Martha Graham is considered the “mother” of American modern dance primarily because she created the first true technique of the “new” dance. Graham”s technique is based on the main physiological act of the human being: breathing, and is focused on the pelvis area, because it is there that life originates. Its main principle is the alternation of contraction and release.
– Contraction stands for “contraction”: during the exhalation phase the spine bends helped by a push of the dorsal muscles towards the ground and of the abdominal muscles back towards the spine and up towards the diaphragm.
– Release stands for “release” (not for “relaxation”!): in the next inhalation phase a thrust that always starts from the pelvis is transmitted along the entire spine, so the back is extended and the body reaches the point of maximum tension upwards.
The dynamics produced in the spine by the contraction-release movement can be assimilated to that of the bow and arrow (there is “contraction” when the arrow is positioned and the bow is curved, there is “release” at the shooting of the arrow, when the bow extends producing the dynamics of the launch of the arrow into space). So every moment of extension of the body is generated by the previous moment of energy collection at the center of the pelvis, as well as every phase of inhalation is generated by the previous phase of exhalation. So the cyclical repetition of the emptying of the lungs in order to be filled with new air corresponds to the cycle of energy that is concentrated in the central point of the body (origin of life), and then expand to the peripheral areas.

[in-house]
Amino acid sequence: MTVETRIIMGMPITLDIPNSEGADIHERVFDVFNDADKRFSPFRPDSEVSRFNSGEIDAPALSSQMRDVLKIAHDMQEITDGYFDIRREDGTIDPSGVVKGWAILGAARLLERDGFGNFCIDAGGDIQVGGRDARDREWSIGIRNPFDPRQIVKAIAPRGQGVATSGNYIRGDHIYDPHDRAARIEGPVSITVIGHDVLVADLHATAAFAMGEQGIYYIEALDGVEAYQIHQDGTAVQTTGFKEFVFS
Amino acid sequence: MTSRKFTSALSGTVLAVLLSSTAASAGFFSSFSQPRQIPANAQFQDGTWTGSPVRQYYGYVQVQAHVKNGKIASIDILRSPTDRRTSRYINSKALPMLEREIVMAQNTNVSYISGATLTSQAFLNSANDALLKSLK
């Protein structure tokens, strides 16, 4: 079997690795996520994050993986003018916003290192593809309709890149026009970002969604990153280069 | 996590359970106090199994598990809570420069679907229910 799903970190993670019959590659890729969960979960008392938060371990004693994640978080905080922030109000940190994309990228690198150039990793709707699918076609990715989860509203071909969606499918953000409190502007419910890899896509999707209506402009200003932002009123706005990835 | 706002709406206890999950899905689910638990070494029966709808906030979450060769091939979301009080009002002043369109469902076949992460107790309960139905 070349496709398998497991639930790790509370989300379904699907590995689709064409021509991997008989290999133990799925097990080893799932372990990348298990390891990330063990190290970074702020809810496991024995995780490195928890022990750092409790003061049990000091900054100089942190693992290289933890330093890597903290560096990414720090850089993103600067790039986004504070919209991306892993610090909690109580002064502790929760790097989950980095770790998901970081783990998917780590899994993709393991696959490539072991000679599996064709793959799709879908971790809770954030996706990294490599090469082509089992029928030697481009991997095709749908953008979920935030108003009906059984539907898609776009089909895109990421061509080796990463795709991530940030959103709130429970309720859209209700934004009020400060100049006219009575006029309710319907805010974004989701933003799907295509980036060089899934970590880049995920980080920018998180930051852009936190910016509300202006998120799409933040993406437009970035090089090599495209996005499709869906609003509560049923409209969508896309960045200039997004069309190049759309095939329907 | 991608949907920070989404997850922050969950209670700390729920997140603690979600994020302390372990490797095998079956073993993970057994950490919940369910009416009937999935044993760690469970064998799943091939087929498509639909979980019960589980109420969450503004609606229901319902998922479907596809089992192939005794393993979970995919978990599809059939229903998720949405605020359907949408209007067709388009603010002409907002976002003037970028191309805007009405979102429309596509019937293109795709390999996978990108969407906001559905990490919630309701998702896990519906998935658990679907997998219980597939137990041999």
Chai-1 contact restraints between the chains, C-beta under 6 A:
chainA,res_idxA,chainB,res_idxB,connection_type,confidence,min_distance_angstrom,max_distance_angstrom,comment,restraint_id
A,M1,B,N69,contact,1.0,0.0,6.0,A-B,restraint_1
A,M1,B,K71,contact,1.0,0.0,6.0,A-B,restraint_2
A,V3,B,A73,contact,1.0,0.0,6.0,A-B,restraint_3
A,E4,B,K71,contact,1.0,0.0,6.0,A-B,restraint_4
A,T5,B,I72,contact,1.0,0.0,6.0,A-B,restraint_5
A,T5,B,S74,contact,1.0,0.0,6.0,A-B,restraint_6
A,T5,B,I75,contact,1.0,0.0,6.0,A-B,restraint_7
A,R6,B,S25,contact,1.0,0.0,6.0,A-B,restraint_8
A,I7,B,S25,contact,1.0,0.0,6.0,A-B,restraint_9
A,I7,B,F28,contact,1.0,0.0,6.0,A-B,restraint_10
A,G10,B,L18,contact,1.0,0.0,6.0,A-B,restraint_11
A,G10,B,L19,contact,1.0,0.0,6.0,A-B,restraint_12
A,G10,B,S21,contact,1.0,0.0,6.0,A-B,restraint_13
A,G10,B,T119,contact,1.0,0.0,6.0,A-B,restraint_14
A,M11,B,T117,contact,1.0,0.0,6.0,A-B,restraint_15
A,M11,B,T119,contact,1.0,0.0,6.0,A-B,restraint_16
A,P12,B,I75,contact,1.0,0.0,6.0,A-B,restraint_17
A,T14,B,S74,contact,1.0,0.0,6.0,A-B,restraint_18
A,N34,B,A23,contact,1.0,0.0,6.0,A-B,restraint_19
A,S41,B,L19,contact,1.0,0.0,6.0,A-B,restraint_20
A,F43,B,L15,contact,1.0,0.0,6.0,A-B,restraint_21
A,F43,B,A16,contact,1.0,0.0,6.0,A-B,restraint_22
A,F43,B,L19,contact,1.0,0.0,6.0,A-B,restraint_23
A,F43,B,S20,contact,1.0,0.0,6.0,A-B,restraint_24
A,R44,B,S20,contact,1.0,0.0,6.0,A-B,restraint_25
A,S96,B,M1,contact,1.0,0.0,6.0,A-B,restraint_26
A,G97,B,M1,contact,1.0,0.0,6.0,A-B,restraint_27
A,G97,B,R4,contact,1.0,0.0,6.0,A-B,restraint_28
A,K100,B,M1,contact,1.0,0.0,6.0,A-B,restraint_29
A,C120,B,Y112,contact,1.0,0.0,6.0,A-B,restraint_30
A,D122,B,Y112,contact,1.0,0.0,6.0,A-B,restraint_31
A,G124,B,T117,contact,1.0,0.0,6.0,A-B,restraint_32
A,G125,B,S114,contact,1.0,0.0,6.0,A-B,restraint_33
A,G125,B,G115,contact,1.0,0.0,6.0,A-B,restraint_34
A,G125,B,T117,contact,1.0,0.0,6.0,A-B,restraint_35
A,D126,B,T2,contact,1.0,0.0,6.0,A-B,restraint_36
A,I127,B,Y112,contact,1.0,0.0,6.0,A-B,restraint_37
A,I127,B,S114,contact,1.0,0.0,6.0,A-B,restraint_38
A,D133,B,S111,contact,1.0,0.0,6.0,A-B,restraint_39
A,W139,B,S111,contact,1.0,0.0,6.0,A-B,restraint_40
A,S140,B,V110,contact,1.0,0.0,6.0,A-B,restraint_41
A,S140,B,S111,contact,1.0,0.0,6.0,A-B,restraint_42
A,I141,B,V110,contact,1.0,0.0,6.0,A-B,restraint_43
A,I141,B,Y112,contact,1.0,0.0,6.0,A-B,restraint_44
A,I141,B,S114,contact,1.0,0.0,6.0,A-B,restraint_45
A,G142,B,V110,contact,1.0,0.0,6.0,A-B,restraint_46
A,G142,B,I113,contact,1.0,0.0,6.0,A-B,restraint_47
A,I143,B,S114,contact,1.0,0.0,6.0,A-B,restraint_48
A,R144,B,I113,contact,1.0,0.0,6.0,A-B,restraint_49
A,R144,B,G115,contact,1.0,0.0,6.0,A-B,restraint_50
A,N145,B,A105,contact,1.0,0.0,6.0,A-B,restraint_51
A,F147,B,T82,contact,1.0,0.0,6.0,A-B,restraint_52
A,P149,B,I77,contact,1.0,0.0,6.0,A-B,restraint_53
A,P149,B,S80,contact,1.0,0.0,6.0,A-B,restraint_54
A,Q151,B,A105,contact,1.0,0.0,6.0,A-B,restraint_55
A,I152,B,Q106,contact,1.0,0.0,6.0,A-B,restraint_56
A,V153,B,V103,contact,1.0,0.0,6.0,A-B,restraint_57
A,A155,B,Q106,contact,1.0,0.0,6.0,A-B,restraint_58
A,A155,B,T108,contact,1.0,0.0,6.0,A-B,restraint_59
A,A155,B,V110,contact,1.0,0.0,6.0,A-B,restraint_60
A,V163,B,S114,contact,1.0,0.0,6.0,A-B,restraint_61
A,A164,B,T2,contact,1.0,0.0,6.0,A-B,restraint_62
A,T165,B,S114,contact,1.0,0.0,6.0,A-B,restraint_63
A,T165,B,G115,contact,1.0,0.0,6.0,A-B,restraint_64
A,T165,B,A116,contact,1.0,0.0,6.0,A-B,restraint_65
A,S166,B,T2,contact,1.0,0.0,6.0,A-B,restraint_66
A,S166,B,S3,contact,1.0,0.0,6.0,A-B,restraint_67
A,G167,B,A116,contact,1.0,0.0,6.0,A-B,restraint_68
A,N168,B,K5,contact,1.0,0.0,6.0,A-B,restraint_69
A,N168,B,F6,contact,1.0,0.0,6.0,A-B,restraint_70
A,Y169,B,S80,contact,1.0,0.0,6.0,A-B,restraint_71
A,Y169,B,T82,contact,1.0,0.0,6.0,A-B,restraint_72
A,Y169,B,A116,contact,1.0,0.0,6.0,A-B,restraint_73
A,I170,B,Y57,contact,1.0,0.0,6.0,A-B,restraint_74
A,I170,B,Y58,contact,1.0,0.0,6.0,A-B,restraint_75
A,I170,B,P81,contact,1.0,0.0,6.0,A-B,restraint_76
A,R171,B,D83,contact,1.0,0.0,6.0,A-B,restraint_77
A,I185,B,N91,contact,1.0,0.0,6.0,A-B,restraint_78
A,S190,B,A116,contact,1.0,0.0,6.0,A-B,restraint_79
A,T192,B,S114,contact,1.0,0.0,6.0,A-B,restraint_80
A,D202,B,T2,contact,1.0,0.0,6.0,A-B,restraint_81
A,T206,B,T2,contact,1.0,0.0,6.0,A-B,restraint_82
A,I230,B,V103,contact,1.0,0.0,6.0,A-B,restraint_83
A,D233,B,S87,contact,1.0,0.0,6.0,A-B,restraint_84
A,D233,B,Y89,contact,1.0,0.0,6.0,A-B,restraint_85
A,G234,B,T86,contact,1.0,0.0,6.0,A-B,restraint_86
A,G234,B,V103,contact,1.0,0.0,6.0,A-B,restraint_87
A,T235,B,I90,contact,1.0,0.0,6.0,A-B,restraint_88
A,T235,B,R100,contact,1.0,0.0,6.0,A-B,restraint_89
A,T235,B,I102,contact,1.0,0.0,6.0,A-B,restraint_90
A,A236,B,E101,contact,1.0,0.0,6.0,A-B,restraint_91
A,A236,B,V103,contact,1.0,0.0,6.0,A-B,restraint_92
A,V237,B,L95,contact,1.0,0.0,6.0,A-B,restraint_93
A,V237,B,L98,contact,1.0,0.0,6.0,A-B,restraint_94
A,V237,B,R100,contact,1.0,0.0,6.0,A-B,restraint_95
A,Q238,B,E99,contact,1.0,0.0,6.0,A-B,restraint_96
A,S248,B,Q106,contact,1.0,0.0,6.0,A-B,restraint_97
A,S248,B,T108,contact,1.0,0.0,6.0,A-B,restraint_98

Many prominent dancers have worked in Martha Graham”s company, including: Bessie Schonberg, Evelyn Sabin, Martha Hill, Gertrude Shurr, Anna Sokolow, Nelle Fisher, Dorothy Bird, Bonnie Bird, Sophie Maslow, May O”Donnell, Jane Dudley, Anita Alvarez, Pearl Lang, Yuriko, Ethel Butler, Ethel Winter, Jean Erdman, Patricia Birch, Nina Fonaroff, Matt Turney, Mary Hinkson, Erick Hawkins, Merce Cunningham, David Campbell, John Butler, Robert Cohan, Stuart Hodes, Glen Tetley, Bertram Ross, Paul Taylor, Mark Ryder, William Carte.
Graham also taught a number of actors and singers, including Woody Allen, Miguel Bosé and Madonna, the latter well before she achieved fame in the 1980s.
In 1935 she met the American photographer Barbara Morgan who for several years documented the work of Martha Graham”s dance company and others such as Merce Cunningham, Doris Humphrey and José Limón.From 1935 to 1945 Barbara Morgan captured the metamorphoses of Martha Graham”s body: a ritual, illustrative dance that gives feelings a physical expression. She produced a marvelous photographic work entitled Sixteen Dances in Photographs (1941), in which Graham”s most famous choreographies are documented, including the celebrated work Letter to the World, recently shown in a major exhibition in Venice at the Ikona Gallery (2006).
Yousuf Karsh, an Armenian photographer naturalized Canadian, in his photography of portraits also included the great dancer, in whom – as he saw it – he recognized “the essence of the extraordinary person”. In 1948 he portrayed Martha Graham, in a shot that has become iconic for the image of the great American choreographer, as it was for other personalities photographed for Life magazine: Winston Churchill, Georgia O”Keeffe, W. Somerset Maugham, Ernest Hemingway, Charles de Gaulle, Albert Einstein, Robert Borden, Yuri Gagarin, John F. Kennedy, Martin Luther King, Marshall McLuhan.